What a wonderful day. Holy Cross Congregation (their church is to the right) of the Evangelical Lutheran Church in Canada ordained Lionel Ketola as their pastor. The first extraordinary ordination in Canada and the first extraordinary ordination of a legally married ELM rostered pastor.
Lionel’s day began with talking to the media. In fact that’s what’s he’s been doing for the last two weeks. He has appeared on most of the local news stations. You can watch the video of one of the local news stations here. I caught a picture of Lionel talking to the Finish press at a press availability held just before the ordination service.
Hopefully all of the attention will be wonderful evangelism for Holy Cross. We’ve heard that the press at several of the past ordinations has produced a number of new members and friends at the congregations of our newest ELM pastors.
At 7:30 the service began. And despite the letter from the bishop threatening discipline to any clergy that attend the service more than three dozen attended the service (and happily posed for a photo too). Those present noted that the Canadians have been working for this moment for more than 30 years. It has been 20 years since Lionel was first told that he could not be a pastor in the ELCIC because of his sexual orientation.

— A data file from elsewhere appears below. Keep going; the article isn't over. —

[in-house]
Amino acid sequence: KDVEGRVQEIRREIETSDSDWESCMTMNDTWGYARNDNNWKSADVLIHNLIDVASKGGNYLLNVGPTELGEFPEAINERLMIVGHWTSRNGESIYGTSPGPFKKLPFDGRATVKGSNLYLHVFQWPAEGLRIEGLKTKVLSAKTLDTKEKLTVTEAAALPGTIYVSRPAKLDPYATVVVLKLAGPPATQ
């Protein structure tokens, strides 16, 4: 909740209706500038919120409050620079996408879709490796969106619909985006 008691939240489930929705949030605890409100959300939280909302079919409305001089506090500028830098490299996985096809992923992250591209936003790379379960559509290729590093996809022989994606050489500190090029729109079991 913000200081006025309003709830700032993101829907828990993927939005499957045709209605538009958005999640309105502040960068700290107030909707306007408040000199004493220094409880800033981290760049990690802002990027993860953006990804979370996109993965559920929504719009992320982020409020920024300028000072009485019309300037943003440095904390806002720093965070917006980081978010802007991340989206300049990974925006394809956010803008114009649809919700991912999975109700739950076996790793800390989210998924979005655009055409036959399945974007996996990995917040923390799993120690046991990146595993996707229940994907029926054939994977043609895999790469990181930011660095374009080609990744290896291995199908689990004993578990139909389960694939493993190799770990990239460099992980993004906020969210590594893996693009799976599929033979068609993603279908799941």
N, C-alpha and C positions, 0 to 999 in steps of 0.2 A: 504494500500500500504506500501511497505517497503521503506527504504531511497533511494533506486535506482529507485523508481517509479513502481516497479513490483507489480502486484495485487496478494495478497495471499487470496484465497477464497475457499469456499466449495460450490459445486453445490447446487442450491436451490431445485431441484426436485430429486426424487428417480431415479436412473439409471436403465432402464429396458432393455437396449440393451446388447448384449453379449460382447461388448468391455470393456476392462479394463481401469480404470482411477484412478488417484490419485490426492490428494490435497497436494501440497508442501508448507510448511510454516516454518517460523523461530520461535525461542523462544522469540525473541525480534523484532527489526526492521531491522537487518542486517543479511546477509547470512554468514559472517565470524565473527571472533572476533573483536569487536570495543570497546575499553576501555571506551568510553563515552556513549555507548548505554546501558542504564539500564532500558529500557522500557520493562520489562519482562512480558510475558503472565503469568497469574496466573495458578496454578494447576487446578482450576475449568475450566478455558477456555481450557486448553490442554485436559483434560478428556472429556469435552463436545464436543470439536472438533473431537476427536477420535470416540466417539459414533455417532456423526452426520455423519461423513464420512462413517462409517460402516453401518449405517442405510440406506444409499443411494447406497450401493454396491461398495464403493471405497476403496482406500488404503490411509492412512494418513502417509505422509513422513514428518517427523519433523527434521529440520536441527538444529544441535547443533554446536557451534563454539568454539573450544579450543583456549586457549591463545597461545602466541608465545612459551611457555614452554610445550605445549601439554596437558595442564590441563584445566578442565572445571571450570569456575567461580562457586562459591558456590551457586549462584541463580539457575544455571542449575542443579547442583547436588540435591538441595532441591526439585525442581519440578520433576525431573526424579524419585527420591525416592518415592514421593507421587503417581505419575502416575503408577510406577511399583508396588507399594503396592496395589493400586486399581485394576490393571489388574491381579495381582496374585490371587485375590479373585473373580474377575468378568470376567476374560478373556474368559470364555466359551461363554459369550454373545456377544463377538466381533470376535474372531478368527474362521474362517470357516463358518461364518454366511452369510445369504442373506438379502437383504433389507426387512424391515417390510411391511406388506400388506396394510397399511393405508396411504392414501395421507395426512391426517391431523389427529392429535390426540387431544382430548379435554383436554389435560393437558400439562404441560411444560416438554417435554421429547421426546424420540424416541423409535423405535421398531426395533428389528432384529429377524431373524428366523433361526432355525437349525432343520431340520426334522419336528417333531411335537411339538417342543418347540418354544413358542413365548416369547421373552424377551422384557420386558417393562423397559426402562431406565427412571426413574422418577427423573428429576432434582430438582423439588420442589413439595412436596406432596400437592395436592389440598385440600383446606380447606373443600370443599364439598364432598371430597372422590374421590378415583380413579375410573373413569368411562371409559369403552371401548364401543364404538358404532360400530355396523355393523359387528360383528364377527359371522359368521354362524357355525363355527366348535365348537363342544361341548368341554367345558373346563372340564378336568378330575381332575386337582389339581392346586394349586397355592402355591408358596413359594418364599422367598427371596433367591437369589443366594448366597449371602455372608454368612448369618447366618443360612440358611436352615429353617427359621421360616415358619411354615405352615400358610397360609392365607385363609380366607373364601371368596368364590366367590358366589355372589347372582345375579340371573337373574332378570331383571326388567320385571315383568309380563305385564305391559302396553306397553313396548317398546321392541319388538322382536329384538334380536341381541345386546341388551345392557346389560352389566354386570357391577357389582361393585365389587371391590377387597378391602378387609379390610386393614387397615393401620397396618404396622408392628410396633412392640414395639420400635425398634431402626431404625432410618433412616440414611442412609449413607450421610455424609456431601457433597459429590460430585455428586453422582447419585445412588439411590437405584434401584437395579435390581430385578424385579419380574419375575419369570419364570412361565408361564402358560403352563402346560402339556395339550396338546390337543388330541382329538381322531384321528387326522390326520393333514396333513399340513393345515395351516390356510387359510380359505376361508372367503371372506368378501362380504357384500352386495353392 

Today, Lionel’s 20 years of faithful waiting and preparation ended. When all of these hands were laid upon him. In this moment, Lionel became the 14th person to be ordained extraordinarily.
Congratulations Lionel and the members of Holy Cross!
We hope to see you all in Houston in July for the ordination of Lura Groen.
-Rev. Megan Rohrer
Day One: Traveling to Newmarket Ontario
I left San Francisco on a red eye and headed to Ontario. There was a very beautiful sunset at the airport.
In the morning I arrived in Buffalo, NY where I hopped in the rental car and headed to Canada. The boarder guard seemed a little suspicious that I would enter Canada to attend an ordination. I guess he didn’t read the story in the paper about the historic ordination that will happen tomorrow in Newmarket!
Then I drove for about a half hour to stop at Niagara Falls. While it may be a bit cheesy, the rainbow in the falls made me smile and wonder if my journey was being blessed.
Before becoming the sign of GLBTQ pride in the modern day, ancient Christians associated the rainbow with gender queerness. They believed anyone who walked under a rainbow would recieve a miraculous sex change from God(dess)*.
After visiting the falls I set off to Newmarket. And settled in for some rest before the all the ordination activities tomorrow.
*I use God(dess) not only because the 4 congregations that called me name God differently (some use male pronouns, some female and some androgynous). But also to have a gender queer understanding of God(dess) that more accurately matches the greek/hebrew. This is a way of describing God(dess) as both male/female.
-Rev. Megan Rohrer